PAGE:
February 21, 2022
Ancient Wall Paintings Conservation Culture Education Ellys Manor House Heritage Environment
In art and modern retellings, the giant Argus is often called Hundred-Eyed. In ancient Greek vase painting, this often meant that he was shown with rows of eyes covering his entire body. This gave Argus Panoptes, the All-Seeing, a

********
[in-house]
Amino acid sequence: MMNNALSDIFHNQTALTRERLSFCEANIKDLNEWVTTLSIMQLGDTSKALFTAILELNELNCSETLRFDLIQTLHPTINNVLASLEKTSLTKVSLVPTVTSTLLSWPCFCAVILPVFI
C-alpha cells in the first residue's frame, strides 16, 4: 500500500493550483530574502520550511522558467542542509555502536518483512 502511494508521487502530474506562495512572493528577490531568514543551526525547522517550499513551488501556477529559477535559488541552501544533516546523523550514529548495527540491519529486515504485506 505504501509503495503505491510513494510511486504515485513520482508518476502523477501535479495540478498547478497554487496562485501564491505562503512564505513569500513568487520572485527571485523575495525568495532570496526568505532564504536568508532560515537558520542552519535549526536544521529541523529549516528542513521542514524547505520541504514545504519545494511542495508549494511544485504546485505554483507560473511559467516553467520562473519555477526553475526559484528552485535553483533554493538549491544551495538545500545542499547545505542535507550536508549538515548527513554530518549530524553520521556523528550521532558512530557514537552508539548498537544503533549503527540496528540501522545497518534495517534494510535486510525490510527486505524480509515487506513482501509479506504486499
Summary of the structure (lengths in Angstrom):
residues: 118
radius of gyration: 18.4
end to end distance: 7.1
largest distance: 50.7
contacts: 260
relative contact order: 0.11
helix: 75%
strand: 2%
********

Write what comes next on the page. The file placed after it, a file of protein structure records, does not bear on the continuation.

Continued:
monstrous appearance. In his legend, he was a faithful servant of the gods and loyal to Hera. He was appointed by her to be a guard. His subject was suspicious white cow that Hera thought might be one of Zeus's lovers in disguise. Hera was correct, and Zeus's plan to free lo resulted in the death of Argus Panoptes. Hera commemorated her service by placing his hundred eyes
in the tail of the peacock.
(A section from an article by Mike Greenberg, PhD)